He wants to do this, see, because that’s the number of home runs A-Rod hit in seasons he has either admitted to or was caught using drugs. No word on why Hersh takes Rodriguez’s word for that here when he would almost certainly call A-Rod a pathological liar elsewhere, but let him go, he’s on a roll. Not as hot a roll as he was on a couple of years ago at Hall of Fame voting time, but it’s hard to beat one’s personal best.

This is obviously an idea designed to inspire a reaction, not one of any actual intellectual merit. If it was the latter, after all, Hersh would explain how to do this with other players like Barry Bonds, whose drug use has been documented but by no means specifically contained to a certain set of years. Or Willie Mays, for that matter, who took what are now classified as performance enhancing drugs. Or any number of other players. Maybe Hersh doesn’t have enough asterisks in his office to handle that part of the conversation.

In any event, we’ve covered this ground in the past. Here is why the whitewashing of baseball history is a bad idea. Here is why the hurt feelings of sports columnists are no basis to even consider trying to do so.

Now, be a good boy, Phillip, and go back and cover individual sports in which individual performances can and are routinely nullified immediately after the fact. We’ll wake you up next December when it’s time to go “stick it to the cheaters” with your Hall of Fame ballot again.

Diamondbacks minor leaguer suspended

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From the blotter:

The Office of the Commissioner of Baseball announced today that Arizona Diamondbacks Minor League outfielder Matt Railey has received a 50-game suspension without pay after testing positive for Amphetamine, a stimulant in violation of the Minor League Drug Prevention and Treatment Program.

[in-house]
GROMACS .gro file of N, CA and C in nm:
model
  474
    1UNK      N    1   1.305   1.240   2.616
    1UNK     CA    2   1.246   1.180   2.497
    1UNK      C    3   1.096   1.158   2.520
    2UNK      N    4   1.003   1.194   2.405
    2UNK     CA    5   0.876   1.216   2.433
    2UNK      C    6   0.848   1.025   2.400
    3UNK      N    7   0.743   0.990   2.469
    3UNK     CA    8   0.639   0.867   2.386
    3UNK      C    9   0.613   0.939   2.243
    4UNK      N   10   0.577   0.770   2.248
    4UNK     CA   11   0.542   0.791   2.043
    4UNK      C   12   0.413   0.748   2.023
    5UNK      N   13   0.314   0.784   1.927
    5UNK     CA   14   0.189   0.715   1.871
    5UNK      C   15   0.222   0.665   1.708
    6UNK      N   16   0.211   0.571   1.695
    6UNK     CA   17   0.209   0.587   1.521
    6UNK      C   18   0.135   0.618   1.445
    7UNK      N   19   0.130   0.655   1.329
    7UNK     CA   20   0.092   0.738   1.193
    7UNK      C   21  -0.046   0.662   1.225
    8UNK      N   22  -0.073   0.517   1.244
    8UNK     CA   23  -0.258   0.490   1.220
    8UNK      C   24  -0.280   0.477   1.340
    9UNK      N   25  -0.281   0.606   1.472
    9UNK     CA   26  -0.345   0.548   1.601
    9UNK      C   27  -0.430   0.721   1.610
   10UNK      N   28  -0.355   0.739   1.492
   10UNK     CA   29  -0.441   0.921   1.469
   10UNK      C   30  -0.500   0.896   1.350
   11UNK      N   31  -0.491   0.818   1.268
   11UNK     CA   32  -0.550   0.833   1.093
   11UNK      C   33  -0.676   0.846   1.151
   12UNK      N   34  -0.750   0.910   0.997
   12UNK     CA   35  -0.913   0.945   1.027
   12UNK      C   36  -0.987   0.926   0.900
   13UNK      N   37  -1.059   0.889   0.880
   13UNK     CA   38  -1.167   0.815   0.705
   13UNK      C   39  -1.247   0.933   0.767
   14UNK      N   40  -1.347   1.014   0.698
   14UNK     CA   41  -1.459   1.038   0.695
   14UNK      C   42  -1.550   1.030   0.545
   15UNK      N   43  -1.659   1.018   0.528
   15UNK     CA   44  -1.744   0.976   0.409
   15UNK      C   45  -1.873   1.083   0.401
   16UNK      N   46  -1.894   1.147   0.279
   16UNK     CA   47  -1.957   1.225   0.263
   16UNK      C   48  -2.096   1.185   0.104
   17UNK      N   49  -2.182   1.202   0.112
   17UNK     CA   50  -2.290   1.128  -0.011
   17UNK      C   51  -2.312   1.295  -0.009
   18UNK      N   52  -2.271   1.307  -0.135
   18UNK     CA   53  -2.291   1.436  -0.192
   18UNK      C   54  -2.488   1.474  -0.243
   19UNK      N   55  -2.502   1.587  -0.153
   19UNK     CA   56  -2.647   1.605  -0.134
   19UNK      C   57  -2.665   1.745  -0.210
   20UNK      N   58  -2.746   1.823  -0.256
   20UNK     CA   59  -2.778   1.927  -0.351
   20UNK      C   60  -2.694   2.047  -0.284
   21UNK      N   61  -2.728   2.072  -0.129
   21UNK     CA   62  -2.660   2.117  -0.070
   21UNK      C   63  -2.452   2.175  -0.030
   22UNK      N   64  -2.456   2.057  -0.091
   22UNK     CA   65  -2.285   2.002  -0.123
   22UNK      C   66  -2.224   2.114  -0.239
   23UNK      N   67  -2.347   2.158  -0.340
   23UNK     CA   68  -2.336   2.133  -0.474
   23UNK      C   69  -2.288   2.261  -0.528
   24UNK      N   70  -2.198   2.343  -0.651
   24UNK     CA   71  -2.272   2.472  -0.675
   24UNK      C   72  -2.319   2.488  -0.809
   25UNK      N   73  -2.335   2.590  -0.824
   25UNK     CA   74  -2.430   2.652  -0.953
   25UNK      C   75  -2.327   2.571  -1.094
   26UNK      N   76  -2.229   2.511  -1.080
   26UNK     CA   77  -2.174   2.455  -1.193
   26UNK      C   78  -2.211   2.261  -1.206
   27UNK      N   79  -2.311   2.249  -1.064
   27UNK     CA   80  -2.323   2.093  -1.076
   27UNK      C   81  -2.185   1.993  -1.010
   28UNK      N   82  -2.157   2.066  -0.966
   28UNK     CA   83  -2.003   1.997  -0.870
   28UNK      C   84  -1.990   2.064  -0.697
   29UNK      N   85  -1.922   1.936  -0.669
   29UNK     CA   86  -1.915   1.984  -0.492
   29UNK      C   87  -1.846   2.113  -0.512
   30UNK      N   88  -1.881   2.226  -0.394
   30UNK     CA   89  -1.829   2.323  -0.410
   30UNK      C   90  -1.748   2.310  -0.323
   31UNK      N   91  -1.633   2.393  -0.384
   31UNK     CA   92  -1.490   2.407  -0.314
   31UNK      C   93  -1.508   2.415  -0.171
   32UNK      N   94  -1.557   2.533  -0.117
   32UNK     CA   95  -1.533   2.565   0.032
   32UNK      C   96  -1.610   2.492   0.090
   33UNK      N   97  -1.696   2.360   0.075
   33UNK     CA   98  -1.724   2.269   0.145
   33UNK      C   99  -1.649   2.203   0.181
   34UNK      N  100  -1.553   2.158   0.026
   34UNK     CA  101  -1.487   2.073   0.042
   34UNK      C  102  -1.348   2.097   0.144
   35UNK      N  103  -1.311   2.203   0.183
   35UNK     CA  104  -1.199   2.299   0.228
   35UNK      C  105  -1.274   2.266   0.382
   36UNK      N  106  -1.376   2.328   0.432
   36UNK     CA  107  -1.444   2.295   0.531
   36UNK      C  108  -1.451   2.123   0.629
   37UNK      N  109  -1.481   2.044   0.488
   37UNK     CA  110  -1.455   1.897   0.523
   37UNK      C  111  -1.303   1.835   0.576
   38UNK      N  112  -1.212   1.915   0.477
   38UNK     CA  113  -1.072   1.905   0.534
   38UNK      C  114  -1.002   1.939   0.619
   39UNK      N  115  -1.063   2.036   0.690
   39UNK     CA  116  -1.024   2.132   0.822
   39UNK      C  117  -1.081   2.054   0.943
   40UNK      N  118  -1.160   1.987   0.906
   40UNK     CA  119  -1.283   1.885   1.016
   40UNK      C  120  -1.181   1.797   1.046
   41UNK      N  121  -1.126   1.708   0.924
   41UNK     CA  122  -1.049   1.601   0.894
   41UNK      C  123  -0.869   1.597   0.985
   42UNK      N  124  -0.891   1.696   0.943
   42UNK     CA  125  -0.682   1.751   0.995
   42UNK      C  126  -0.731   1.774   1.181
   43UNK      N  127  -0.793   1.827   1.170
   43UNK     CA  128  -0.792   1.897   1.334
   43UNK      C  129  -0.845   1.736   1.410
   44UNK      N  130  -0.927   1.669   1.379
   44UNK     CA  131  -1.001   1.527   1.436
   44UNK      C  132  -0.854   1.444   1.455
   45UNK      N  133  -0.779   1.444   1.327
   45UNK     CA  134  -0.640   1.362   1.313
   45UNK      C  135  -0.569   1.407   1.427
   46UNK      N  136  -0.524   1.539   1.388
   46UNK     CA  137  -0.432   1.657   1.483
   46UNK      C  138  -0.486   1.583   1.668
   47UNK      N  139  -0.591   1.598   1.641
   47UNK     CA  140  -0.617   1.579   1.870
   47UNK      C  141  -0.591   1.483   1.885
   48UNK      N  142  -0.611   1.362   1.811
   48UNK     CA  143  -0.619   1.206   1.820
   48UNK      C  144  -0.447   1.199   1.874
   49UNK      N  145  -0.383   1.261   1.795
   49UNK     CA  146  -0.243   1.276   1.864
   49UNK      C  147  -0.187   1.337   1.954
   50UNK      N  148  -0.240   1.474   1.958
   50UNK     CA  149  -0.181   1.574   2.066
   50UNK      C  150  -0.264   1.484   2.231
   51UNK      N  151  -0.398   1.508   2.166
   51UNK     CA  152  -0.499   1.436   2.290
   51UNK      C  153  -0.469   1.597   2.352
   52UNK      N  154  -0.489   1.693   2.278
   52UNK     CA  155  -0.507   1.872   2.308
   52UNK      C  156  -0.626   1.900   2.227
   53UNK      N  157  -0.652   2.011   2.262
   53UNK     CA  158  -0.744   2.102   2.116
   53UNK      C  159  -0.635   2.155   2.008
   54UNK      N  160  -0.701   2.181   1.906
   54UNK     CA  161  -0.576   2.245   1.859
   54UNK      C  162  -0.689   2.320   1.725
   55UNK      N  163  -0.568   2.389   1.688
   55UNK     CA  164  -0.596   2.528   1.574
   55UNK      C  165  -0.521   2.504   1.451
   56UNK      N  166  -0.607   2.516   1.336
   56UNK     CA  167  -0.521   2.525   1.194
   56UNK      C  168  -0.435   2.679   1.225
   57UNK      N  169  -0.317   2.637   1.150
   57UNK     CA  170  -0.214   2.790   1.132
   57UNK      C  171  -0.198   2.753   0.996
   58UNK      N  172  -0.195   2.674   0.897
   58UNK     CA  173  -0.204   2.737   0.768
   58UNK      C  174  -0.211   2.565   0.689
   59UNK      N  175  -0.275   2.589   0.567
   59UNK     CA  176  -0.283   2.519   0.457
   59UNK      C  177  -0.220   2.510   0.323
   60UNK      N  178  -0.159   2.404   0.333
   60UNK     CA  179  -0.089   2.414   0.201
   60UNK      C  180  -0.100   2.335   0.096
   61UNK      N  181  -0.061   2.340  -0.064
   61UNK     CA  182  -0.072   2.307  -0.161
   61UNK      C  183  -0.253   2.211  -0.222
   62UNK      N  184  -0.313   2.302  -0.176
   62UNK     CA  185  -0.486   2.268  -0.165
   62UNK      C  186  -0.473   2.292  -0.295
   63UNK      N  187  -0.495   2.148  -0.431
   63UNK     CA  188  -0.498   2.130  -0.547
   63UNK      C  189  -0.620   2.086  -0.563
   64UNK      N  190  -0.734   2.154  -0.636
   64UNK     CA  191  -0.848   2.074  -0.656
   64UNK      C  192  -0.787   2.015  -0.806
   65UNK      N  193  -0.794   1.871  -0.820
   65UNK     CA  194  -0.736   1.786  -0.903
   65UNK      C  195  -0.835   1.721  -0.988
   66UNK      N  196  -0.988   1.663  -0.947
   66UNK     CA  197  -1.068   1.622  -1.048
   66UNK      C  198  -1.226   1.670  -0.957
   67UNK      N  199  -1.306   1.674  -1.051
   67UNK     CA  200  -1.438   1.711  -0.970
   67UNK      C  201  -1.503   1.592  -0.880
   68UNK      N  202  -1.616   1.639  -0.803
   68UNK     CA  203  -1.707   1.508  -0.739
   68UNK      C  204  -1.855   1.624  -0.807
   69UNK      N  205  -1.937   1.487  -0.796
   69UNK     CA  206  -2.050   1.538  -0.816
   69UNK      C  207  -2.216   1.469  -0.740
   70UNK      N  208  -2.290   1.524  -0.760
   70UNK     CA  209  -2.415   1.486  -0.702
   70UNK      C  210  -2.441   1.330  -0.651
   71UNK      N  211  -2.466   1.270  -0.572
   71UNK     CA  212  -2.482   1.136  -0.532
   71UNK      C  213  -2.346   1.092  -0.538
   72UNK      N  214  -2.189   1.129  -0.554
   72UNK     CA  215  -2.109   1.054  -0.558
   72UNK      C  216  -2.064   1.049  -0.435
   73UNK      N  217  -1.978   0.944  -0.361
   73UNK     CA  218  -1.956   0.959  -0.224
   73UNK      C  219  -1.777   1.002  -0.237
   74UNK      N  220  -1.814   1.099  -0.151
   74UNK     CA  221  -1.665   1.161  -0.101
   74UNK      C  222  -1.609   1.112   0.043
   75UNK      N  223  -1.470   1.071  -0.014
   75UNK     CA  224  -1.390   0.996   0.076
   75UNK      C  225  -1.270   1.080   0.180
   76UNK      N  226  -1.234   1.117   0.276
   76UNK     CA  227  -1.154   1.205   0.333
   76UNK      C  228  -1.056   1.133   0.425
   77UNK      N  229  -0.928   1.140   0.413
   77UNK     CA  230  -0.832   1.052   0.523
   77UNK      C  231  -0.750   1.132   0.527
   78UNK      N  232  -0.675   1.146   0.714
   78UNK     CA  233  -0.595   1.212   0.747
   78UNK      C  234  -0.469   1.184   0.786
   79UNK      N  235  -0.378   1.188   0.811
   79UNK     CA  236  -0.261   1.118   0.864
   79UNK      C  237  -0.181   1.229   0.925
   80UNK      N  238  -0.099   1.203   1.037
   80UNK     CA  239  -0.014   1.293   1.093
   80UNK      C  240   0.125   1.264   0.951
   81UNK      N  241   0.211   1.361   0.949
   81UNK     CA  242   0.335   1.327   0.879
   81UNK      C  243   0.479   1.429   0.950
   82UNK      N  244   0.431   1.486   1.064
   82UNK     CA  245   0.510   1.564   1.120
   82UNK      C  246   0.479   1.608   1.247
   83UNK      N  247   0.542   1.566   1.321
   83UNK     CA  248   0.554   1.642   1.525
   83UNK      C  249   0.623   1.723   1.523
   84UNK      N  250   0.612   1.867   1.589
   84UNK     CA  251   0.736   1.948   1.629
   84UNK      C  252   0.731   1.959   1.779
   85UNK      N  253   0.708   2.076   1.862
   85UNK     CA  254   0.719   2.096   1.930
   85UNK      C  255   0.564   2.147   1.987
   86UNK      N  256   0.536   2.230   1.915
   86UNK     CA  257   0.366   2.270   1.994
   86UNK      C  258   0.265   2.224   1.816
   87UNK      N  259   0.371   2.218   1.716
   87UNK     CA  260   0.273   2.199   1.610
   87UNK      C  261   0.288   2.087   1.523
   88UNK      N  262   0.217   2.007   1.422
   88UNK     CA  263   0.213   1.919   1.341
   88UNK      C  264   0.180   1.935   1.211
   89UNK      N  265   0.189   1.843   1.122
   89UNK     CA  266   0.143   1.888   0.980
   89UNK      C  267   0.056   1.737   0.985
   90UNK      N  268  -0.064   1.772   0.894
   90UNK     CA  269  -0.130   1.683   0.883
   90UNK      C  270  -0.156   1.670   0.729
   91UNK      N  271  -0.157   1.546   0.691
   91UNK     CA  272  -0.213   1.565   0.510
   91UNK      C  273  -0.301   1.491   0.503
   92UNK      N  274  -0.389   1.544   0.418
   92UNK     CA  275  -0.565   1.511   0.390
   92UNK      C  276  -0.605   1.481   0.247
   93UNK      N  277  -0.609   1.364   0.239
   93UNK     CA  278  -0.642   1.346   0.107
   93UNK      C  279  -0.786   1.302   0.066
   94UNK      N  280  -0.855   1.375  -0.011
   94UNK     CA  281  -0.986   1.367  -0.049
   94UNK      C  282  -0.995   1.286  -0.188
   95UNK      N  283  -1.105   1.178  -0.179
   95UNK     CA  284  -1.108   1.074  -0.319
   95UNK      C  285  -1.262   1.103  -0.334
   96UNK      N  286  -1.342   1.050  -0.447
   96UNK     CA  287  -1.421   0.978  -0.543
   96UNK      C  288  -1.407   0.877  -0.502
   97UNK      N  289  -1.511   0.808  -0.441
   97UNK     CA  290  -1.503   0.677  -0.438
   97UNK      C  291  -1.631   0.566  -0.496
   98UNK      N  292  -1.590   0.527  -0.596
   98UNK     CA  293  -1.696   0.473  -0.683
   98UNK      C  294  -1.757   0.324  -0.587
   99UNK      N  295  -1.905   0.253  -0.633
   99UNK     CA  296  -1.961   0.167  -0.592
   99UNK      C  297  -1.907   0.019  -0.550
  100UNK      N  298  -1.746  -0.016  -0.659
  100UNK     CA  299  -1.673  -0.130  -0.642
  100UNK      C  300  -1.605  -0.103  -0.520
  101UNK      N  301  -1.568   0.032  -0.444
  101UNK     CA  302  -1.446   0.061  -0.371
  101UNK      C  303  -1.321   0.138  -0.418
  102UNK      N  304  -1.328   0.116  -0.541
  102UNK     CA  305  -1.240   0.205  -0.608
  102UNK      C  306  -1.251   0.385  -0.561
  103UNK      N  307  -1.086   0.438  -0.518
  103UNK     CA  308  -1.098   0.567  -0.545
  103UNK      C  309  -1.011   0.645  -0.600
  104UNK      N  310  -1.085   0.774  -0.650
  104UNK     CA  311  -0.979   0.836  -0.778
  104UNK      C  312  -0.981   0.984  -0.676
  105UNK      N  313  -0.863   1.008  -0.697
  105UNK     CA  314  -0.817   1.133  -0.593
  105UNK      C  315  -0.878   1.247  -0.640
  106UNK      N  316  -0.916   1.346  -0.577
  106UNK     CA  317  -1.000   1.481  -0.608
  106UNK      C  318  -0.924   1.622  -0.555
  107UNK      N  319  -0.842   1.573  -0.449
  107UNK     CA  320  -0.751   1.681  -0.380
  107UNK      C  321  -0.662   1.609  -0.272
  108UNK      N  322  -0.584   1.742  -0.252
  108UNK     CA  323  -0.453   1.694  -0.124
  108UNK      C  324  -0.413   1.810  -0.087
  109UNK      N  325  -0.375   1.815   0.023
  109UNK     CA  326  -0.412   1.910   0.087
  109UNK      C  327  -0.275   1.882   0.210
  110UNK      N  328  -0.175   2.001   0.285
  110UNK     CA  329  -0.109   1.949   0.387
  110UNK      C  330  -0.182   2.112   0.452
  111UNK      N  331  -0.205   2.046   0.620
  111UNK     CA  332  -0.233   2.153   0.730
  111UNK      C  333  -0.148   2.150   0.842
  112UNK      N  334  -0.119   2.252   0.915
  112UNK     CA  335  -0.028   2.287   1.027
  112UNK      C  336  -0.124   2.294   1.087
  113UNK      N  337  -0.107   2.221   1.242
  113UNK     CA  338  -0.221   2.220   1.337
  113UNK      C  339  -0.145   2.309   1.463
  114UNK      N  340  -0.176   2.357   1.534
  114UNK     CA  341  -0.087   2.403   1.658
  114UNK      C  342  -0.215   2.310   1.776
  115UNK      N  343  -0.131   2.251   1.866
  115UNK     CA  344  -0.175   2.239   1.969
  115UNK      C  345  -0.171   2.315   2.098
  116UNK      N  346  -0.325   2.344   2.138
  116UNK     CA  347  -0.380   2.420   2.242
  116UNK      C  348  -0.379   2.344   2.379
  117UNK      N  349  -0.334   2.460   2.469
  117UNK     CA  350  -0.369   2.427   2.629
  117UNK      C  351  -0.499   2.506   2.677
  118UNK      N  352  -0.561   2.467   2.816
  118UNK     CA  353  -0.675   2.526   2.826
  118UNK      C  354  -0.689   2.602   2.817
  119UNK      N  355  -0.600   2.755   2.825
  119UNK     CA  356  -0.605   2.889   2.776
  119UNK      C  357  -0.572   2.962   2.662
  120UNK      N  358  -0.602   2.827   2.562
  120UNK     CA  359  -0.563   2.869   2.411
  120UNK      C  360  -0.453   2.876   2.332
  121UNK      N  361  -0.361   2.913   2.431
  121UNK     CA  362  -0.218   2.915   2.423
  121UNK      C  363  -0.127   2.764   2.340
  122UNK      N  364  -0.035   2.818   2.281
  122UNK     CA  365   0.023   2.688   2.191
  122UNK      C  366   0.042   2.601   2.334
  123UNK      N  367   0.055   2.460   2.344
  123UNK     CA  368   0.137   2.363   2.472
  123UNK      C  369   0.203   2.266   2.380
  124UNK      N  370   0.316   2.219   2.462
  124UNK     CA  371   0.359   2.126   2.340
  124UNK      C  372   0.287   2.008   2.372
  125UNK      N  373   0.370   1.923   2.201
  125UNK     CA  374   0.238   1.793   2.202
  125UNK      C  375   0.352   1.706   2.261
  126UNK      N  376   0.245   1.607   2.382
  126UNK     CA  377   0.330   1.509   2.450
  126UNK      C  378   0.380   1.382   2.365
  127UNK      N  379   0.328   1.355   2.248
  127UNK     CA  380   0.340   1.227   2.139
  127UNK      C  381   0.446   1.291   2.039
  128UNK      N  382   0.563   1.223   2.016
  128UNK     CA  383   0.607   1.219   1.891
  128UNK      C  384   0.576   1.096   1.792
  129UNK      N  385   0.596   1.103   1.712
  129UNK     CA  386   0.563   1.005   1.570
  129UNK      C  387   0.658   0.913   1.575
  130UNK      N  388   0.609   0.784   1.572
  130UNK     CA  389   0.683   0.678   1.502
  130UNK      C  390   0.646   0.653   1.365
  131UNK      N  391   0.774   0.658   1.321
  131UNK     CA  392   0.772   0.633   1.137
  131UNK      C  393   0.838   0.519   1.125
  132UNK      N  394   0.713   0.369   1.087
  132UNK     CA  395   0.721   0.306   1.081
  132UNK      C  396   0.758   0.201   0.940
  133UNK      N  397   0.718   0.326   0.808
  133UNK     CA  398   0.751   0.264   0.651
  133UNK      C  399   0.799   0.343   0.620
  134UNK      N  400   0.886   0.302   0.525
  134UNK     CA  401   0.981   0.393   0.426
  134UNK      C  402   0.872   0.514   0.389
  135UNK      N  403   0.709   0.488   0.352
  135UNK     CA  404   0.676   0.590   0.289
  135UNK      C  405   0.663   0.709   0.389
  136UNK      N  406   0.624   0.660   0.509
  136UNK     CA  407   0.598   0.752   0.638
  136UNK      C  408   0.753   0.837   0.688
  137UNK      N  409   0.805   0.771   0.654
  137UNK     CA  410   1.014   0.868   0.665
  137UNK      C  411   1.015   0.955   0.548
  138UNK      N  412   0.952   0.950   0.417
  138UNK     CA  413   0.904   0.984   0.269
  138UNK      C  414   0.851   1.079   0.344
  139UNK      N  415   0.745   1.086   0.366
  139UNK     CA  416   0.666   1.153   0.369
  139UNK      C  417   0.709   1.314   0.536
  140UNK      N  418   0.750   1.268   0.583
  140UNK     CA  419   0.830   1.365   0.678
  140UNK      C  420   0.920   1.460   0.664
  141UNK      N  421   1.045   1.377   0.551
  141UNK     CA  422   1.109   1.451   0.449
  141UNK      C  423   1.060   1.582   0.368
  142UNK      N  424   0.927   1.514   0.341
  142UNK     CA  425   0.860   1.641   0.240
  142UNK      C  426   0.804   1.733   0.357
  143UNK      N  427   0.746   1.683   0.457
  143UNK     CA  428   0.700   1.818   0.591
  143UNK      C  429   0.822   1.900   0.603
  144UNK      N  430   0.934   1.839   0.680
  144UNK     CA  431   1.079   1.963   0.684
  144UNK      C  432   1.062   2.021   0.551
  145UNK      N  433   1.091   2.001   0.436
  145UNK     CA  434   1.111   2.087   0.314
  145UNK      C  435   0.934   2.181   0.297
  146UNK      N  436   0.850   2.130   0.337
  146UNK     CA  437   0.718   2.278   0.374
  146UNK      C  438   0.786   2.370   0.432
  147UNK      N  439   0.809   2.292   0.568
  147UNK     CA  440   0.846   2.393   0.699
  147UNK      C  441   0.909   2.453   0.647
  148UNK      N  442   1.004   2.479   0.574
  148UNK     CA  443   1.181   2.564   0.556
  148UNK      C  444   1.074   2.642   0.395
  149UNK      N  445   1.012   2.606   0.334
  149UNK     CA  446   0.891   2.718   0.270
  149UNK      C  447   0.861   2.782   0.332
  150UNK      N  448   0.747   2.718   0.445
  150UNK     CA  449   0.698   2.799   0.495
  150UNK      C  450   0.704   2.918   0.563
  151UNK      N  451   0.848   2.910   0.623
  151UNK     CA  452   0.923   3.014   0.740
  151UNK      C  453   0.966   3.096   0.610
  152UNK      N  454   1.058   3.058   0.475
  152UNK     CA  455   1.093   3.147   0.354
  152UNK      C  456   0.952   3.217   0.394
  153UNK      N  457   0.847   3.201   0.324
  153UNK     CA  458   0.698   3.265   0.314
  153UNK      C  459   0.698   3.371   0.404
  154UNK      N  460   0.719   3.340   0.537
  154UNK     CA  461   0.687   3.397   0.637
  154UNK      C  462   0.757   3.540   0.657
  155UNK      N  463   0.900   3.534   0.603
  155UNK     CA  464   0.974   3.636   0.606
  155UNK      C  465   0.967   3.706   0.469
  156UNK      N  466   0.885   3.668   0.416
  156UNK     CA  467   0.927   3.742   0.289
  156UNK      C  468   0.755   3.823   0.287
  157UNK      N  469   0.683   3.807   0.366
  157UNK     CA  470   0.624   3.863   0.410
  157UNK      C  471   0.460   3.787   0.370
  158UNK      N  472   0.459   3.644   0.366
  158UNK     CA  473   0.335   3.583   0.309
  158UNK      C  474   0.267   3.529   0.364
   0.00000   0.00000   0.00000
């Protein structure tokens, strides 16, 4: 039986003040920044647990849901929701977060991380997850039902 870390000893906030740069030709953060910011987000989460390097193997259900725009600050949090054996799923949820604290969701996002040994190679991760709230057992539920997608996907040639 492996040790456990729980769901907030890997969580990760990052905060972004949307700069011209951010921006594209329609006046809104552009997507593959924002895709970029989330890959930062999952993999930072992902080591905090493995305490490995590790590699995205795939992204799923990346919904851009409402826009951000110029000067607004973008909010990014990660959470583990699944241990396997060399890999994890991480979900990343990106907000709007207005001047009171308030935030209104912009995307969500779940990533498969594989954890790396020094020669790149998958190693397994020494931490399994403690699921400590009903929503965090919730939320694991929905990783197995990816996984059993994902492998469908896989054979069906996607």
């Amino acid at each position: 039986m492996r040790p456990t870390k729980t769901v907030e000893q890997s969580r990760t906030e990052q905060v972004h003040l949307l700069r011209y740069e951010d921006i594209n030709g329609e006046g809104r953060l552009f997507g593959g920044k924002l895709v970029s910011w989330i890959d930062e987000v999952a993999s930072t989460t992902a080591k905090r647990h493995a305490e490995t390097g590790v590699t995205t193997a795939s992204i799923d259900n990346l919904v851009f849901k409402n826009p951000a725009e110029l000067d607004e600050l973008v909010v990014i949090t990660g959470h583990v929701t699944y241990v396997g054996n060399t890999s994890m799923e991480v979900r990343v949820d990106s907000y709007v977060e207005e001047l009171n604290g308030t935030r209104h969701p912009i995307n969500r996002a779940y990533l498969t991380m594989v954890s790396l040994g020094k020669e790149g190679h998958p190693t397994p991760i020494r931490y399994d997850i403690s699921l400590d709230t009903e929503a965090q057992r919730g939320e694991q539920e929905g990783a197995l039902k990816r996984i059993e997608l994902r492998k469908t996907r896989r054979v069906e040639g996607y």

The suspension of Railey, who is currently on the roster of the rookie-level Missoula Osprey of the Pioneer League, will be effective at the start of the 2015 Pioneer League season.

Railey was the Dbacks’ third round pick last summer. He has 16 whole games of rookie ball under his belt. Not the best way to kick off a career, friend.

The Mets’ unofficial 2015 motto: “Take the damn thing”

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Team marketing departments often come up with slogans or mottos. Stuff like “Refuse to lose!” or “Won’t be denied!”

Haha, I’m joking. Those were mottos used by my high school’s basketball team in two of their record 16 seasons in which they won the West Virginia state championship (go Flying Eagles! Woo!).

The point being, often times, mottos and slogans are kind of silly. With that, here’s the shirts being issued to Mets players this season:

No word on what “the damn thing” is. The NL East? The wild card? The money and run? The long way home?

Oh well, whatever motivates you.

UPDATE: Resident Mets fan D.J. informs me that “the damn thing” refers to this. So it could be just, like, any game. That’s a better basis than a lot of mottos, I suppose: